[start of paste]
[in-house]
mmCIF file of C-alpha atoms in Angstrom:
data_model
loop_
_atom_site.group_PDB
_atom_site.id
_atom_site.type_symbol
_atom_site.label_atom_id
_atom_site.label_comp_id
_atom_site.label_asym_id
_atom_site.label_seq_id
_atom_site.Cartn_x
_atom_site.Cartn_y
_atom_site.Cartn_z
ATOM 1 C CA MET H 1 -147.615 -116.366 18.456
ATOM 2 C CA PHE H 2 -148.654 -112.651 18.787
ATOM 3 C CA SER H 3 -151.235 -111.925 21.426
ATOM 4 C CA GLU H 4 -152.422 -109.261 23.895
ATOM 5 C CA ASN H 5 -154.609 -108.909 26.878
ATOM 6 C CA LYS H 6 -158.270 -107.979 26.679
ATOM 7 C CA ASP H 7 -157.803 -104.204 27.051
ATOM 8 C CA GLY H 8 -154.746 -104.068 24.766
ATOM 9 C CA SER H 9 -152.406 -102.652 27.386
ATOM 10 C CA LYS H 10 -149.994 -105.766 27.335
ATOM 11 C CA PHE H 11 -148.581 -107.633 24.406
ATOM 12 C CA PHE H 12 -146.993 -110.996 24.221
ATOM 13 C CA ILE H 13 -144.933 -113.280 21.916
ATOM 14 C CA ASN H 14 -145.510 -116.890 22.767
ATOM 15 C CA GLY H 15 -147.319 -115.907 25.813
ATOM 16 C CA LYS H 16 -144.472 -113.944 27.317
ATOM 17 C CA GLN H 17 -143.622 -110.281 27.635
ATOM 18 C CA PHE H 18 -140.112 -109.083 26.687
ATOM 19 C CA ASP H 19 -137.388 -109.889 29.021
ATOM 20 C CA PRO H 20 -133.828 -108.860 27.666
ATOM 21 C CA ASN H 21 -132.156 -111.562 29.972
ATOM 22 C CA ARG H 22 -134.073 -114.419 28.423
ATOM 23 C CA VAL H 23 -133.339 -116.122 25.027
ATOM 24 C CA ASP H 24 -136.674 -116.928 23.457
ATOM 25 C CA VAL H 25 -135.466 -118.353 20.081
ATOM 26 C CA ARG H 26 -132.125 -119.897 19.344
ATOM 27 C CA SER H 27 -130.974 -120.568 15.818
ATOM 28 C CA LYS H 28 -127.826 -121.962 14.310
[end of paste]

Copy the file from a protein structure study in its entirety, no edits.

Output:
[in-house]
mmCIF file of C-alpha atoms in Angstrom:
data_model
loop_
_atom_site.group_PDB
_atom_site.id
_atom_site.type_symbol
_atom_site.label_atom_id
_atom_site.label_comp_id
_atom_site.label_asym_id
_atom_site.label_seq_id
_atom_site.Cartn_x
_atom_site.Cartn_y
_atom_site.Cartn_z
ATOM 1 C CA MET H 1 -147.615 -116.366 18.456
ATOM 2 C CA PHE H 2 -148.654 -112.651 18.787
ATOM 3 C CA SER H 3 -151.235 -111.925 21.426
ATOM 4 C CA GLU H 4 -152.422 -109.261 23.895
ATOM 5 C CA ASN H 5 -154.609 -108.909 26.878
ATOM 6 C CA LYS H 6 -158.270 -107.979 26.679
ATOM 7 C CA ASP H 7 -157.803 -104.204 27.051
ATOM 8 C CA GLY H 8 -154.746 -104.068 24.766
ATOM 9 C CA SER H 9 -152.406 -102.652 27.386
ATOM 10 C CA LYS H 10 -149.994 -105.766 27.335
ATOM 11 C CA PHE H 11 -148.581 -107.633 24.406
ATOM 12 C CA PHE H 12 -146.993 -110.996 24.221
ATOM 13 C CA ILE H 13 -144.933 -113.280 21.916
ATOM 14 C CA ASN H 14 -145.510 -116.890 22.767
ATOM 15 C CA GLY H 15 -147.319 -115.907 25.813
ATOM 16 C CA LYS H 16 -144.472 -113.944 27.317
ATOM 17 C CA GLN H 17 -143.622 -110.281 27.635
ATOM 18 C CA PHE H 18 -140.112 -109.083 26.687
ATOM 19 C CA ASP H 19 -137.388 -109.889 29.021
ATOM 20 C CA PRO H 20 -133.828 -108.860 27.666
ATOM 21 C CA ASN H 21 -132.156 -111.562 29.972
ATOM 22 C CA ARG H 22 -134.073 -114.419 28.423
ATOM 23 C CA VAL H 23 -133.339 -116.122 25.027
ATOM 24 C CA ASP H 24 -136.674 -116.928 23.457
ATOM 25 C CA VAL H 25 -135.466 -118.353 20.081
ATOM 26 C CA ARG H 26 -132.125 -119.897 19.344
ATOM 27 C CA SER H 27 -130.974 -120.568 15.818
ATOM 28 C CA LYS H 28 -127.826 -121.962 14.310